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FARM AND UAHDEN.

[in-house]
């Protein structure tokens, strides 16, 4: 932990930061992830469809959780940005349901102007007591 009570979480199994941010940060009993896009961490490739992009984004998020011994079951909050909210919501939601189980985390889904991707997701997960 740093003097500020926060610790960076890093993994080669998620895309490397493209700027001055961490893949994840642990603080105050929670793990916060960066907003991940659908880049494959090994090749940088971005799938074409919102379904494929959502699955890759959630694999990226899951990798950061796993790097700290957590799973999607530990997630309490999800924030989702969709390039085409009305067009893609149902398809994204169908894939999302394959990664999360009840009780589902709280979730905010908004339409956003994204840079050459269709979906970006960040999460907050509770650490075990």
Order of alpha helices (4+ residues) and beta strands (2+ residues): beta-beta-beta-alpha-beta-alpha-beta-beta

Smut in Oats. Smut in cats usually destroys ten rer tent, of th- crop and often more. Vto lessor Arthur came across a lVM of oats that was nearly destroyed by smut. He thought to try"v.hcther the &res of the unut fundus were carried with the seed oats. Sowing some of these seeds next year Le found the smut abundant on the crop. Of the same seed plots were sown in which, before sowing, the seed? were soaked in copperas water. In four dif ferent plots of different soil theunsoaked needs gave about per 500 of 17.o, "20. 7U and 23.40 of smutted panicles. The seed soaked in copperas water ioz. copper sulphate to one gallon water seed soaked 17$ hours Ik fore sowing, gave plants of which D.2 panicles only had trout, the same soaked 40 hours, no smut. In a solution of caustic potash li of caustic jotash to li pints of water, soaked 17$ hours no smut. Independent. Good I'ootl, Good Flavor. Ever and anon some enthusiastic breeder of thoroughbred fowls descants ujKjn the merits of his favorite breed their tender, juicy flesh and rich, highly flavored egge, not to be compared with the dunghills long ago discarded for getting thtt the dunghills were truly named, and that from hard scratching for a living in a barnyard, they produced the small, tough bodies and ill-flavored eggs complained of, while his thorough breds have a yard to themselves, are fed on the choicest grain and grasses, have nothing but pure water to drink, and all the delicacies of the season, from the dinner table. Wh it breeder has not noticed the dif ference in flavor of the eggs from his best yards and from the general flock running at large. Instinctivel', the best fowls receive the best food and most careful at tention, and the result is richer and bet ter flavored eggs. Feeding for flavor must sooner or later become one 'of the high arts of poultry culture. JVec York Market Journal. Impaction of the Stomach. Cattle fed upon dry, hard food at this Reason are apt to suffer from indigestion, which results in fever of the stomach and impaction with the dry, undigested food. The inflammation dries and bakes the coarse matter in cakes between the folds of the stomach, and as this organ cannot act, death is only a question of time. The symptoms are dullness and loss of appetite ; the nose is hot and dry, the ej-es discharge tears and bee oaic red, and there is great thirst. "When dry, coarse feed is being eaten, the cattle should be given some linseed meal or linseed oil, and a thin tea made by boil ing linseed is also very useful to prevent this disease. When it happens the best remedy is two pounds of epsom salts dissolved in warm water, and mixed with a pint of molasses. Linseed tea should be given copiously. When the rumen, or pauch is involved in this dis order, it may save life to make an inci sion in it and remove the contents, and inject the solution of epsom salts. A few stitches will close the opening, which heals rapidly. Xeu: Turk T'arus. Fine Sand for Bedding Animals. A correspondent of the Country Genii-wan says: Many years airo, when I had easy access to clean sand, I used it for bedding the cows and horses in preference to straw, sawdust, dry tan bark or any other material, for the reason that a bed of fine sand would absorb the liquid of the stalls sooner and keep the animals cleaner than any other bedding. There was the fact in the case. That is all there is about it. A few days since I was at the stables of a farmer who works a large farm and keeps several teams and a large herd of neat cattle, who told me that he prefers fine sanel for bedding to any other material. He had more than two thousand bushels (I judged; of dry, line sand, stored for bedding in the win ter. No other bedding will prevent the inanurial accumulation from adhering to the hair of domestic animals so effectu ally as clean sand. A peck of tine sand will rev.dily absorb and retain half a peck of liquid manure. Then, here is another important consideration in favor of sand, namely, the facility with which manurial accumulations of any stable may be han dled and stored without loss from heat ing and 4,!ire fariging," as stable manure will do when the bedding consists of straw or haum of anv sort. Coring: Siilc-Racon. In handling any products of the hog care must be taken to kill on a cool, frosty day and see that the carcass is thoroughly cooled through, but not frozen, before it is cut up. The large pieces of siele meat for smoked bacon are best cured by dry salting on a platform made for the purpose. On this spread a layer of salt an inch deep, then rub each piece of moat thoroughly on the sides and edges with salt aud lay the skin side down on the platform. When the first layer of meat is completed, sprinkle a good layer o; salt over it and then rub and lay down the next layer in the same manner as the first, and so continue until all is packed; finish with a good coating of salt on the top or the pile. The meat should be taken up and rubbed with, salt three or four times during the curing, and repacked as at first. This rubbing may be done in a wide, shallow box con tinuing three or four inches cf salt in the bottom, and will be found quite conven ient for the pjrpose. The t.me required for the curing will be from five to eight weeks, depending on the tlih kness of the pieces and the temperature of the room whee it is kept. In a cellar with an even temperature meat will take salt much sooner than in a cold room with an occasional free e, and it will be well to test the curing by cutting into a piece ucfore taking it up for smoking. The amokincr will require about ten days. hickory wood beiug the I c;t for the pur- nose. .VtT Jwl- World. Saving Makes Profit. Profit in all kinds of business depends more upon what is saved than what is made. A farmer loses money if he does not make this principle the basis of all h:s work. As with feeding live stock, so with feeding crops, if the manure is not made available by good culture, or good culture is not aided by liberal manur ing, there is loss. A case in point may be mentioned of a farmer who produces over 2,000 pounds of tobbacco per acre, made by good manuring and through, til lage of so good a quality that it brings seventeen cents a pound, equal to $.'540 per acre. By saving or making effective every part of the work, one acts with an other to produce the desired effect, and in growing crops, feeding stock, and the general management of the farm, it is not the amount expended or the work done that makes up the profit, but the useful effect produced and the saving of labor and material. The work of the farm may be compared to the power of a stream ; one may have a leaky dam or a flume, or a poorly constructed wheel, and the force of the fall may be frittered away by various wastes. In farm work the adaptation of the right means to the desired ends constitutes the science of agriculture, and the whole intent, pur pose and effect of scienc e are to make every part of the farm-work as effective as possible by avoiding wastes of all kinds. In fattening cattle or swine there are many opportunities for losses and wastes. The most appropriate food is rarely chosen, but whatever may be most con venient; there i3 rarely that mixture of fooels which is most effective in making a healthful mixture of flesh and fat; there are seldom the best arrangements for feeding without waste or for the preservation of her.lth during the fatten ing process, and in many ways farmers miss getting the full effect of the food. How many make a pound of live weight from so little as four pounds of food, and yet three anel one-half or even less of the best kind of food will make a pound of increase, and how many keep the best kind of stock for profit We might say how few, for but very few do this. And yet with a large number of farmers the greater part of the crop3 is food to stock. This is an appropriate time for considering this matter and for acting in accordance with the most profitable methods. JVeic York Tinas. Farm and Garden Notes. Mr. Caywood believes that raspberries winter best that are kept growing until frost. Spinach keeps longest in a cold pit on shelves, piled not more than six inches deep. William Muth says that bees dislike all black, dark or iron-gray colors, and that fur, hair and wool are an abomination to them. The bee-keeper, therefore, ought to avoid clothing of such material and colors. Mr. Philbrick says that the best kind of squashes for long keeping are the hard-shelled varieties, and advises that these be stored in a loft provided with double windows, to keep out frost, and a stove or other means of warmth. A farmer says: "I put into a barrelful of sweet cider a quart of milk, about a half a pint of mustarel seed the black seed anel six eggs. Mix them all up together and pour them in the barrel. Cider will keep sweet that way for half a dozen years. I think it gets better and sweeter the longer you keep it." Great pains should be observed in feeding swine, observes a Western pork maker. Never feed any more than they will eat clean at each meal, anel not less than three times a day. Plenty of fresh water should always be where a fatten ing hog can drink at any time. 3Iake a practice of raking and burning all cobs and refuse in the yard once a week. The pigs like the charcoal made from cobs, anel it will keep them clear of worms. One who has hael experience in the matter advises that in storing away garden seeels they shoulel be placed in woolen bags, with a piece of gum camphor in each bag, and also to dust the seeds with insect powder. These methoels will protect the seeds against insects, which destroy many kinels, such as peas, beans, etc. All seeds should be kept in a dry place, and an examination of them shoulel be made several times during the winter. It is becoming more and more evident that the making, saving and applying of all the manure possible on the farm, is a very important matter. Soil-tillers are beginning to realize the fact that, once the supply of plant-food is exhausted, they cannot restore it without adding considerably to the expense of the crop. Yet with many sufficient care is not taken to save material that, if properly managed, can be made into first-class fertilizers. There are many things wasted much refuse matter thrown away which, if aelded to the manure or compost heap, would eventually pay good divielends in the way of increased crop-production. The Panama Canal. The Panama Canal, or rather "The In teroceanique," will be, when completed, about lifty-five miles long, says a Tinus Demoerut corresponelent. So far about eighteen miles have been dredged out on the Chagres, and a portion of the moun tain at ulebra has been blasted out. This is all the work of contractors, not of the French. The American Dredging Company have done their work nobly, wh le the French dredges have lain idle anel rusted along the shores of the Chagres. The clref aim cf a French cm p oye seems to be to elrink absinthe, cognac and claret, u-ul wear a cork hat and tep boots. They are extremely clannish, and view Americans as an ?r ferior race of an'mal. "While thus engaged on work so fine, Where skill and patience must combine, How oft the thought must pain the heart That after all your care and art. The handsome work that charms the eyo ' Ere long must soiled and ruined lie." "Oh, no; you make a great mistake. As no such thought our rest can break; For should there come a soil or stain. No ruin follows In their train; However deep or dark they show. The IVORY SOAP can make them goi And all the brilliancy restore And perfect beauty as before." A WORD OF WARNING. There are many white soaps, each represented to be "just as good as the 'Ivor;" they ARE NOT, but like all counterfeits, lack the peculiar and remarkable qualities of the genuine. Ask for "Ivory" Soap and insist upon getting it. Copyright 1SS6, by Procter & Gamble. IKPW Kone rmnine Unlet TJrtn'turflctAvnm-mnnevftTi f tainted vita the auTcl 1 TRADE KiRIL I, 9 absolutely witer and vindraoor. and will keep you dry in the hardest etorml Lk lor the "FISH BRAJfD' srjcKEnand takenoot.hr. If your rtorekeeperdoeii fnot liave 1 ne TTsn rnA!m n' Pnd for oVorriotive CtttHlom to A. J. TOW i-.R. 2') FlmmoTH frt.. Ko FOR the year 1SSS Frank Leslie's rOPTJ ULAII MONTHLY, which has been aptly styled " The Monarch of the Month lies," will be better than ever. Articles upon topics of current public interest ; sketches of eminent persons ; strong and brilliant stories ; poetry of a hih order ; all profusely illustrated, and by writers of recognized merit, will fill its pages. To tlm old and favorite corps of contrib utors will be added writers of promise, and no effort will be spared to keep the magazine in the foremost rank. In the November number was begun an earn est and powerful tale, PRINCE LUCIFER, By ETTA W. 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Iff " 111 rr.rl iotAt.t rr. li laiuaUf rciifTrt kixl m n i-urr ttheutnat i mtn , Cold in the Head. Amthtna, iif m iiioiiia, iteadaehe, Toothaehe, Aeuraljia, told. Sore Tftront, Itronrhitim, Sriatiea, nTaiiiHiaf(iu, 'tongemtionm. mrnrvLT nni:.4Tiiit;. Itadrav'm Ready Iteiirf im n tr for every Main, Sprain, Ilrttimem. Fatnm in the Hark, het or I.ttnbm. It tram thr Jt irmt and im the iinly pai.v itK:-Mj;iv That lnTjntlr tp4 the nw: exiniil.itinic la.B ' r Inflimnutlotn, and runn Congestions. wbtfcer far Lh Lun. Mmaei. I towel or tth-r glial ir wyan lv tin apilk-tn. INrKK'NALLi.a half t a tea.nful in half tumbler of w(r ill in a few tulnute cur Cram;. ( axms. Hour Stomach. Sauces, omlt!n. !Irt bnrn. Nervousness. Hi-eileneMt. Sick Ilsadarbe. Diarrhea, Colic, PUtuIcm-r and all .aternal mm MALARIA IN ITS VARIOUS ' FORMS CURED AND PREVENTED. There it not a remedial aren'. In the wrll thai will cure Fever anl Atru and all othr Mt.ir14. Billon and other feTem. aiJt-d bjr KAKH A Y'H I'll.l., ojulckly uKAl)VA ItKADl KKMF.F. K. K- H. not onlj euro the patient nHtM with M Larta, I Tit tf people exto1 to the Malarial twtwi will eer morning take '20 t 30 drop of Head? Relief lu watr. and eat. y a cracker, bofure C"'x out. they will prevent attacka. hric-3 M t-trut per lxuie. Sold by drafrglata. RADWAY'S PILLS The Great Liver and Stomach Ren 3 J For th enre of all disorder" of the 8t.mrh. l.iv Bowels. Kldnevn. Bladder, Nerrou DUei. Kemil rompi&lnte. I wi of Anetlte. lIdcbo. Constipa tion. Coativenem. Indtioi, Bilious umn. Verr. Inflammation of tha Bowels. Pila and all df mentsof the Internal Viscera. lurHT recelabls, o ju taininff no mercury, mineral or deterim lcu. PERFECT DIGESTION STi Pill. By o doing SICK HEADACHE, fTf pepxia. Foul Stomach. Biliousness will be roldel. and the food that Is eateu contributes its nourishing proiK-rties for the support of the natural waste of theuody. , . . tfObserve the following symptoms r suiting rrom iiia iiiiroaiiTvOrnnt' i'onstt nation. Inwsw Piles. Fullness of the Blood in the Head. Acidity ot the Stomach. Nausea, Heartburn. lUtrut of Food. Fullness or Weight in the .Stomach. Sour Eruolatlift. Sinking or Fluttering of the Heart. C hoking or Hullo eating Seneatlons when In a lying poture, Dimness of VUlon.Dots or Webs before the Sight. Ferex and Hull Pain in the Head. Deficiency of 1'ersi.iratlon. ellow nessof the 8kln and Eyes.Paln In the Alde.Ohest.Umb and Sudden Flushes of Heat. Burning In the Flesh. Afewdoseiof KADWAY'S I'll.l.! wl.I fre t).f)vtem of all the alove named dlsonU r. Price 25 cents per box. Sold by ail driiziMU. rWReud a letter stamp toDIt. KADW AY A CO., No. 3'i Warreu Hireet, New York, for Our Book of Advice. It K SiJICK TO ;ET It AD WAY'S. DR.KILMER'S TMPTOMH AND COXIHTIOII This Kerned? Will l lir e and t urf. If Ynur hcartthumpsafttTMiddenelTort-Jikir 11 I UUI treats or Uutt rs, if you have bear disease, faint 6iell8, lits or spawns. Ynn fetl as thoufrh wat r woh frntlieiiti I I OU around the heart, or have heart drop, i Vnn have Vertipo. dizzy attacks, rinirlnsr in lUUeam, rLspowl to nervous prostration. appoplexy, kuocK or Ftiuuen o-atn, I Vnn have Neuralgia, Numlincss in nrms or II I UU lirnl'f, darting pains like Khuuuiat wrn. Oeean-Wjd cures and rireventri jroinjf Utlmart ..f lll.n...rr. "1:111)1 ;riiK TO II HA LTU, Krnt ill Mr haw ton. -N. Y on, .". . I-HlCMi $l.O0. TRADE MARK DON'T1 Q nir IN TUr- ..-.iCI Gone Where the Woodbine Twineth. Hats are pmart, but "Rough on ILaU" txia them. ( Hears out Rat, Mice, Koaches, Water Bu8, FliesvBeUe8, Motlis, Ants, Mosquitr!, Bed bugs, lien Lice, Insects. Potato liufpi, HparrowR. Skunks, Weasel, Gophers, 'hip murks. Moles, Musk Rate. Jack KabhiU Squirrels. lZc. and iiSc. Druista. ROUGH ON PAIN" Master, I'oro-.J. lie ROUGH ON COUGHS." Coughs, colds, : ALL SKIN HUMORS CURED KY UGHITCh "Rorjrh on Itch Ointment eirp Rkln Hu mor?, Pimple, Flesh Worms. Rinz Worm, Tet ter. Salt Rheum. Frosted Feet, f 'hi I LI a inn. Itch, Ivy Poison, Barter's Itch, F-ald Head. Kvz-ma. 60c. Vrug. or mail. E. S, Wells, Jersey City. UGHiPIL Ctjrea Pfle or Hemorrhoids, Itching. Tr ArxvV lnfr. Bleeding. Internal and external retneidy in each package. Fure nare, !A PrjUUi or mad. s. Wixlh, Jersey City, N. J. Blair'sPills.' Great English Gout and Rheumatic Remedy. Oval Ilox,:tlt round. I t Pill-. AXLE on"" GREASE TtriT TV THE W IW Get ti;e Oerun' fV.ld ETcnrwliere. UPDnDllin CICTU I'UCCI LatrtliuXzy ncnanRiiu ririn nuttu anil ( ' m.m Irnt rovemenu II Kit II It A M I'll.. Ireruotit, O. Pjs eif r fvi o Obtained, fiend rtamp for A I t 1 1 I 9 lnvenurs' (.ulde. u lUo Hii, Patent Aturney, WajUdDKtoo. L. C. OPIUM Morphine llssit Cared In IO to todays. So pay till currA. lr. J. btejihcna, LrUaiun, OnJo P Ira 1 ES